Cyber Safety: The Effects of Cyberbullying

Kids used to bully each other by passing around nasty notes about the victim, spreading ugly gossip and rumors around school, and ganging up with other kids and saying mean and disparaging things about the victim. Bullying was restricted to a small community – the victim’s school and circle of friends. As terrible as those bullying methods are, they do not even approach the far-reaching, humiliating, and catastrophic dangers of today’s cyberbullying.

Our kids understand and use technology in a way that even the most tech-savvy parents can’t fathom.

Two-year-olds, when given a print book, attempt to swipe the pages.

Three-year-olds can scroll through apps on a cell phone or tablet, click a game, and play it, and find and scroll through digital photo albums on the device.

Five- and six-year-olds can send texts and download and use apps even before they can actually read.

By fifth or sixth grade, kids commonly have their own cell phones and tablets, or regularly use their parents’ or older siblings’ devices, and expertly navigate platforms that facilitate video calling like Skype and FaceTime. They know how to do Internet searches. They know as much texting shorthand as teenagers.

Before they even enter high school, they have created social-media profiles on numerous Web sites. In a matter of weeks, they have thousands of friends and followers. Even if you monitor or block their Internet use, they have access to an endless array of devices away from your home. They simply create their profiles with another device. And don’t be fooled. These kids raised in cyberspace know how to hide their heavy presence in social media from you.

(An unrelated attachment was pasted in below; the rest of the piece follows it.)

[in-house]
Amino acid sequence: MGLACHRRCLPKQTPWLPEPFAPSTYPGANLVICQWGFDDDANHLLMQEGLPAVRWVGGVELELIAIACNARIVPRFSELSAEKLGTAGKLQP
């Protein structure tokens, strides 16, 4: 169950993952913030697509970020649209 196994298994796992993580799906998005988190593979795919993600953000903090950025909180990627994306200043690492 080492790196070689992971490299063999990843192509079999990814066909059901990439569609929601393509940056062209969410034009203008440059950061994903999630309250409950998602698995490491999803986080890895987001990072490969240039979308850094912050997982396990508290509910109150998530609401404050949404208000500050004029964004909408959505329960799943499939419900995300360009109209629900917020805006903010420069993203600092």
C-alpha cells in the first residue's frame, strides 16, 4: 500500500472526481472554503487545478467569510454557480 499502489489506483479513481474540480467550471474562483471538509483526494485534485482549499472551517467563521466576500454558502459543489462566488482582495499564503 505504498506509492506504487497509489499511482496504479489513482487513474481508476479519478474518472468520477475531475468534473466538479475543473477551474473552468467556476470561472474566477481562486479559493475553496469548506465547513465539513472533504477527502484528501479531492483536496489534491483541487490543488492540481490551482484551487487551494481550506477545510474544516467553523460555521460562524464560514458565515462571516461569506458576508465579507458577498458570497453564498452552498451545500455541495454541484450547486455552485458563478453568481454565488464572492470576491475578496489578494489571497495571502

By high school, kids are virtual experts in everything electronic, everything online. They have their own phones, computers, and tablets, all with full Internet access. They live online the way you lived on the phone.

We stand in awe of their technical dexterity. But with that dexterity comes a very dark side of technology when kids turn their devices into lethal weapons to hurt or bully another kid. We absolutely should tremble in fear before this side of technology, known as cyberbullying, the consequences of which our kids are completely unequipped and unprepared for.

Definition of Cyberbullying

The Web site StopBullying.org defines cyberbullying as “bullying that takes place using electronic technology.” Today’s kids have advanced degrees in social media and account hacking. And if they don’t, they probably know-a-guy-a-guy-who-knows-a-guy who does.

Kids treat cyberbullying like it’s a video game, really intense and cool while they’re playing and completely over when they’re finished. A cyberbullying attack, however, is almost never over.

Most kids who are victims of cyberbullying also endure physical-contact bullying, but cyberbullying is much harder to escape because it doesn’t happen just at school or just during normal awake-hours. Cyberbullying happens 24 / 7. It also reaches an exponentially larger audience because it is done online in front of the entire world. The perpetrators are often cleverly anonymous, making it nearly impossible to trace the source and erase the humiliating, degrading content.

The Various Cyberbullying Modus Operandi: How Kids Pull Off Cyberbullying

Some of them are relatively basic:

  • Harassing the victim, calling the victim names, and threatening the victim on social media or instant-messaging apps.